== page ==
One of my biggest confusions when I started gardening was about mulching. I grasped that mulching my borders with a good thick layer of compost, especially home-brewed, would put goodness back into the soil, keep moisture in the ground and suppress weeds. My conflict was that I also loved the idea of self-seeding plants like foxgloves and nigella, whose bursting seedpods would drop their wares about the place and effortlessly (hah!) furnish me with a flower-packed garden. How could I mulch and not smother self-seeders trying to do their thing? Some might still come up, but I hated to take any chances.
The answer I eventually came to was mulching late and being selective about the seedlings I keep. I initially went overboard and let everything grow (“it could be a weed, but maybe it’s a rare orchid…”). Most of the self-seeders turned out to be hairy bittercress, creeping buttercup and poppies. It’s only time, and the fabulous Seed Site, that’s helped me recognise the good stuff. This year it’s been great to see self-seeding cerinthe — a truly beautiful, dusky blue-green annual — come up to join the other self-seeders like biennial wallflowers, nigella, nasturtiums, alchemilla mollis, verbascum, lychnis coronaria…and the superabundant aquilegia and foxgloves. I relocate or compost anything unwanted or in the wrong place, and I mulch around the keepers with compost now, when the soil is good and wet, to give the worms and the frost the whole winter to break it all up and pull it down below.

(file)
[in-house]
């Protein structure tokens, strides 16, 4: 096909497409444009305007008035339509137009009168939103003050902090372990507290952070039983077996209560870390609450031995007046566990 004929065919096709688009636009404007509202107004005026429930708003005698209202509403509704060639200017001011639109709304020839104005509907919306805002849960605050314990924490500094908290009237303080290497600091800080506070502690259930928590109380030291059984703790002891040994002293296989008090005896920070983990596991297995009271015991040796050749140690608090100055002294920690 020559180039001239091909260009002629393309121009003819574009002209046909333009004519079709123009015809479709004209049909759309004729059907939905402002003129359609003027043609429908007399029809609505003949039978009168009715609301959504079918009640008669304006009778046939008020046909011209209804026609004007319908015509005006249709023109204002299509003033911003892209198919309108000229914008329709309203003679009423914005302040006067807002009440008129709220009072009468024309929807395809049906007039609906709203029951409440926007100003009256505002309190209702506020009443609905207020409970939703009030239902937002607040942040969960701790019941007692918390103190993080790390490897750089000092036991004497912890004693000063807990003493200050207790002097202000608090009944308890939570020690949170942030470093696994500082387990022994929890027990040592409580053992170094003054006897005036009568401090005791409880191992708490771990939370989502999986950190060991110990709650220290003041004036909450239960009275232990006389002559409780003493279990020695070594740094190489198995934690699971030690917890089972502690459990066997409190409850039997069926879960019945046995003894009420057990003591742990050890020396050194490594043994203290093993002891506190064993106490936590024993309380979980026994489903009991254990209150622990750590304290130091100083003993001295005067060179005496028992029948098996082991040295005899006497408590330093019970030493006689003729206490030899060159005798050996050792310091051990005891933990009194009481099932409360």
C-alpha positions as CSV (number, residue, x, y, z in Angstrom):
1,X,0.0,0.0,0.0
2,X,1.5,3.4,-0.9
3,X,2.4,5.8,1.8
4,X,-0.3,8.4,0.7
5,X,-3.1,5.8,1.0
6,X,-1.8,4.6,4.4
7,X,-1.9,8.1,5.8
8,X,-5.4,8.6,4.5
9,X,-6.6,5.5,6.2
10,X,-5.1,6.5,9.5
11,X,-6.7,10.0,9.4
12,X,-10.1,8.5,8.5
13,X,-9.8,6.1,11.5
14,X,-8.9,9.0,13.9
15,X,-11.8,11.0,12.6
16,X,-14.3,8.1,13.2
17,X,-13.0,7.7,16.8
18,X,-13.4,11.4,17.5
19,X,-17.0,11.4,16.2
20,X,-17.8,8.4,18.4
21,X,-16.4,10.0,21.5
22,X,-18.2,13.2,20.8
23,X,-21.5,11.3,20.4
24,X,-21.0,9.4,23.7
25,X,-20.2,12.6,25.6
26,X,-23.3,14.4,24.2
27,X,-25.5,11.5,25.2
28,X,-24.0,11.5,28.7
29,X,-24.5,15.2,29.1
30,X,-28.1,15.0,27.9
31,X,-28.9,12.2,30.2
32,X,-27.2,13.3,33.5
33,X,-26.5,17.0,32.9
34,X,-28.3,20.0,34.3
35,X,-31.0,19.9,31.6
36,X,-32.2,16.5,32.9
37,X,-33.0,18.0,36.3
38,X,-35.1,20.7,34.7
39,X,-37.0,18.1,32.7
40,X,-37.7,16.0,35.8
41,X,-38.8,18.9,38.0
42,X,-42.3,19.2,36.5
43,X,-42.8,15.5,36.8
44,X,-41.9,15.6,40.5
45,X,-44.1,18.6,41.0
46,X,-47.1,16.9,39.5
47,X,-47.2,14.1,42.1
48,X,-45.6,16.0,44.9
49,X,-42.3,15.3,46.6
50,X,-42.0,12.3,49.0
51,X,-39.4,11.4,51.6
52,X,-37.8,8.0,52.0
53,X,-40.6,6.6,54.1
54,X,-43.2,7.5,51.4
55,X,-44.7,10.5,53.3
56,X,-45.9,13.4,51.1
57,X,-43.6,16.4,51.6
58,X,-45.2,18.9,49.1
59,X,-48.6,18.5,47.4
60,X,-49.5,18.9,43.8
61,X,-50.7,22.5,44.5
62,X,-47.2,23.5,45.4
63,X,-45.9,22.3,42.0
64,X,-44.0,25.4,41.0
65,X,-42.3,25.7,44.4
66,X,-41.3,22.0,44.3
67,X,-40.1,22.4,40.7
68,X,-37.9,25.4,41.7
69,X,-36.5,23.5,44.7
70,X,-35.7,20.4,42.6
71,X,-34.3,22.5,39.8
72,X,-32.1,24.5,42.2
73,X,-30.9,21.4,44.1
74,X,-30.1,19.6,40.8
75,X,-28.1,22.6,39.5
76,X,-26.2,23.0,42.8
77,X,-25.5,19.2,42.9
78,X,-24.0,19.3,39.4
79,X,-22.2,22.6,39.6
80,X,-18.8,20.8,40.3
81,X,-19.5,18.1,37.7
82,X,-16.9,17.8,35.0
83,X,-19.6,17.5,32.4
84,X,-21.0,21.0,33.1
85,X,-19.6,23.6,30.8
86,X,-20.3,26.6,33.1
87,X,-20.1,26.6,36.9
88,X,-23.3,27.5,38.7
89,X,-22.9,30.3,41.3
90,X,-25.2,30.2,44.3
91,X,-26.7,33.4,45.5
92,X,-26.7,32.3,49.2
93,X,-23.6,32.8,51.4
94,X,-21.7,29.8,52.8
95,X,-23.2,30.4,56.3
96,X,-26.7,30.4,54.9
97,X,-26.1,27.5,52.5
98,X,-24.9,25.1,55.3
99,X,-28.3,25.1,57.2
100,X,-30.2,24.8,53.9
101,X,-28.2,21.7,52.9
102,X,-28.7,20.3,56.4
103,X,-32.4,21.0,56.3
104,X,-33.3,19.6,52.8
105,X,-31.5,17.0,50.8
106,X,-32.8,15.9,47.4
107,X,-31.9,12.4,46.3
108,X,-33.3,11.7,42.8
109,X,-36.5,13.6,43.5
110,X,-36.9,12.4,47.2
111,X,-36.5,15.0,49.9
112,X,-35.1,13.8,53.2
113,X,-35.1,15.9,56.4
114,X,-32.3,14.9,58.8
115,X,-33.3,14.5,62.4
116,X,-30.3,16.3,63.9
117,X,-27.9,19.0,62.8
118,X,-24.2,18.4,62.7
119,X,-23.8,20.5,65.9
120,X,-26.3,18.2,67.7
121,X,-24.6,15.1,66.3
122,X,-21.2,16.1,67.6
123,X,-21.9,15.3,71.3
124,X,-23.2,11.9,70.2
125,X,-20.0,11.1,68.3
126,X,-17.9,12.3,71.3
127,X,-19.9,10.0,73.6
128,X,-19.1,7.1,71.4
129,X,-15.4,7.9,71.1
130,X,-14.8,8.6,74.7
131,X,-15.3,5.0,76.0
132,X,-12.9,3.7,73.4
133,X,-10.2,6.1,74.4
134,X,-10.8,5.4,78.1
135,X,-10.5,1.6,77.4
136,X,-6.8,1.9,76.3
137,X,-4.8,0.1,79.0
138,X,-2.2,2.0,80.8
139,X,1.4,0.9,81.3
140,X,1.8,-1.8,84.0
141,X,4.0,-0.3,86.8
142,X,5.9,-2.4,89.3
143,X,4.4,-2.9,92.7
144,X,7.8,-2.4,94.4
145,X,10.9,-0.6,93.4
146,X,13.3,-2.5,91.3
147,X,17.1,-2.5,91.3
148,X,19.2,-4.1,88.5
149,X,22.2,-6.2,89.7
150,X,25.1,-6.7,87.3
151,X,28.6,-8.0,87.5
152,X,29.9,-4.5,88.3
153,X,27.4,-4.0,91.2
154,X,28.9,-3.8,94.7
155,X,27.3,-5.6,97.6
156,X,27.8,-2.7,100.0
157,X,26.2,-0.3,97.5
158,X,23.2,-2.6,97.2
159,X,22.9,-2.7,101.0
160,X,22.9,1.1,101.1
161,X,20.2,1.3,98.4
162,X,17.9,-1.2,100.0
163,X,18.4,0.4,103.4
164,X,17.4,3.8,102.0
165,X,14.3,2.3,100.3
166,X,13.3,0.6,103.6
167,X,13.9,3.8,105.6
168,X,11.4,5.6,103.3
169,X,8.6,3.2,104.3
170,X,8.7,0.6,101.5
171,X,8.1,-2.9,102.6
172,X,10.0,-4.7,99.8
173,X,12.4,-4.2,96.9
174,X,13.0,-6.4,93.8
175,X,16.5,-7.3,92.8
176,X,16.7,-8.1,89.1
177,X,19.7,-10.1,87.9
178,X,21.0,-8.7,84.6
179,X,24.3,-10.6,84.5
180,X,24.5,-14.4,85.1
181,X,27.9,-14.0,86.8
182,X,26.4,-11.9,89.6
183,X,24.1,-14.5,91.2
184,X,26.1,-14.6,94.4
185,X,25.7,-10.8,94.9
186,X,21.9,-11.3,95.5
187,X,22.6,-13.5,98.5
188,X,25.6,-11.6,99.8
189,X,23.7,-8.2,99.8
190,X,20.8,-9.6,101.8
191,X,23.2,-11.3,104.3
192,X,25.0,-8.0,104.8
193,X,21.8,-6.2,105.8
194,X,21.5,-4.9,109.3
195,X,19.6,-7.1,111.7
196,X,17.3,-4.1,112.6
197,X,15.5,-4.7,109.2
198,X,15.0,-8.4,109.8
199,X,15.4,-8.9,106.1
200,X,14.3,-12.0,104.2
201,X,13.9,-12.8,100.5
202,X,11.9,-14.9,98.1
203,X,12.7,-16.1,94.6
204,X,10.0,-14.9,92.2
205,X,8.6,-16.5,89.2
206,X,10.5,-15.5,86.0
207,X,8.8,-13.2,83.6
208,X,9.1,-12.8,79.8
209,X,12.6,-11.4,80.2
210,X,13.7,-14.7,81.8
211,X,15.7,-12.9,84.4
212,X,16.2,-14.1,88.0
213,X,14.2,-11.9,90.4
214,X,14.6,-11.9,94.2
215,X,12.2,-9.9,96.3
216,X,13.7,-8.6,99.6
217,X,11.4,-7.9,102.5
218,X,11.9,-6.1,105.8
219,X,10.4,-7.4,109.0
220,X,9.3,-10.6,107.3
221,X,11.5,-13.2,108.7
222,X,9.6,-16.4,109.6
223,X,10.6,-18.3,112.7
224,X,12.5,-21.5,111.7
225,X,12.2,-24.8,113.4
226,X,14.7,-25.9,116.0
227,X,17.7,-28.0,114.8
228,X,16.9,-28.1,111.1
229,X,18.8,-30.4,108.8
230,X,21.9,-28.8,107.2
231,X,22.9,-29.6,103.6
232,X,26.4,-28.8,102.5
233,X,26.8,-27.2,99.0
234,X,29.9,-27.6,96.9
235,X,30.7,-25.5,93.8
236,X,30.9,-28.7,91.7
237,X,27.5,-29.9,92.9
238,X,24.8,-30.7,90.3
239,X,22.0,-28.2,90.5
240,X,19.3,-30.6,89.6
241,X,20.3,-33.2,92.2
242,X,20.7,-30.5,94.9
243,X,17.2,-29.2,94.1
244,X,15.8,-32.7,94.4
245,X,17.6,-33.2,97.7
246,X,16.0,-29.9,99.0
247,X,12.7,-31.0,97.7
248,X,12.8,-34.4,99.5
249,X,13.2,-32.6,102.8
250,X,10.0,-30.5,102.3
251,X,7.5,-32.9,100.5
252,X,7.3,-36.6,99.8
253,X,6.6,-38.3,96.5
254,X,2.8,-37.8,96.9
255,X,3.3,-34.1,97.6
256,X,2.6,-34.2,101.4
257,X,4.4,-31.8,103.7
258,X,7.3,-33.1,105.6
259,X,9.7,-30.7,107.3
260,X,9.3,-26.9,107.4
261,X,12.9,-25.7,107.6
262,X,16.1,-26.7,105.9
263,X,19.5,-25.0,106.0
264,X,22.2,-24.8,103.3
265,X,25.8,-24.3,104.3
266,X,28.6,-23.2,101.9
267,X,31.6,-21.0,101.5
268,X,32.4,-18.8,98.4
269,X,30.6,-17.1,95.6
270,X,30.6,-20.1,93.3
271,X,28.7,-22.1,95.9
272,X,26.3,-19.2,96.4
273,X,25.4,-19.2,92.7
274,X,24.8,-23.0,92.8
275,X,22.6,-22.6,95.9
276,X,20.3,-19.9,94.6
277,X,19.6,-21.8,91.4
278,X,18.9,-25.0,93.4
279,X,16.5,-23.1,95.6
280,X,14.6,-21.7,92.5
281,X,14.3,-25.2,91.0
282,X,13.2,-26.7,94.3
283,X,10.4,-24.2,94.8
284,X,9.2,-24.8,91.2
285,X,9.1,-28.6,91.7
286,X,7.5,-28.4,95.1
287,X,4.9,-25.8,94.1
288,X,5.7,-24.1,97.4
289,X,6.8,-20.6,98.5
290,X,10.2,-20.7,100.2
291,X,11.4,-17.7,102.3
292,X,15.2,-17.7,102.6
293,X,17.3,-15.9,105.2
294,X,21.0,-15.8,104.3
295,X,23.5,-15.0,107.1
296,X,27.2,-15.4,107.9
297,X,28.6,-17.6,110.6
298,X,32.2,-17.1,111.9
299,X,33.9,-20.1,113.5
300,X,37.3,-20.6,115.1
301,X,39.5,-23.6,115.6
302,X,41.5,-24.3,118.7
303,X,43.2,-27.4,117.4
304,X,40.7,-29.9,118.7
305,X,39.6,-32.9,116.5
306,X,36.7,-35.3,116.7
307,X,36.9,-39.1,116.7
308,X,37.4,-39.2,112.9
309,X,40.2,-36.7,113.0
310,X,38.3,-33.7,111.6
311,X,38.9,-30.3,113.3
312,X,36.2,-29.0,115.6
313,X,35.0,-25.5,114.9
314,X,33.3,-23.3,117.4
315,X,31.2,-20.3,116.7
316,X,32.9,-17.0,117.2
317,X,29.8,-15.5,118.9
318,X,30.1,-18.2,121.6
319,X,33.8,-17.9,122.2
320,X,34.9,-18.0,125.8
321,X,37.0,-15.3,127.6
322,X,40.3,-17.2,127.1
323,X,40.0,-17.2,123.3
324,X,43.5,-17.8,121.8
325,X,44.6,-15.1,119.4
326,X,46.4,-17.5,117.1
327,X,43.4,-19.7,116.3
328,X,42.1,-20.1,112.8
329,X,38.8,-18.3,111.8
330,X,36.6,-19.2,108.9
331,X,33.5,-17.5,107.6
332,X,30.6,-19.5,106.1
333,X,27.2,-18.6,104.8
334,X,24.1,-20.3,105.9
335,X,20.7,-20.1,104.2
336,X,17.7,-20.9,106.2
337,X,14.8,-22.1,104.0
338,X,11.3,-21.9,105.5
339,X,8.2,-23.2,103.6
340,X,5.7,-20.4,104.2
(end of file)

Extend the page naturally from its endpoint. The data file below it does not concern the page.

If you want to sort the weeds from the keepers, the Seed Site has an encyclopedic weeds section, with descriptions and pictures organised by flower colour. It does the same for hundreds of desirable plants and flowers, including popular favourites. Brilliant.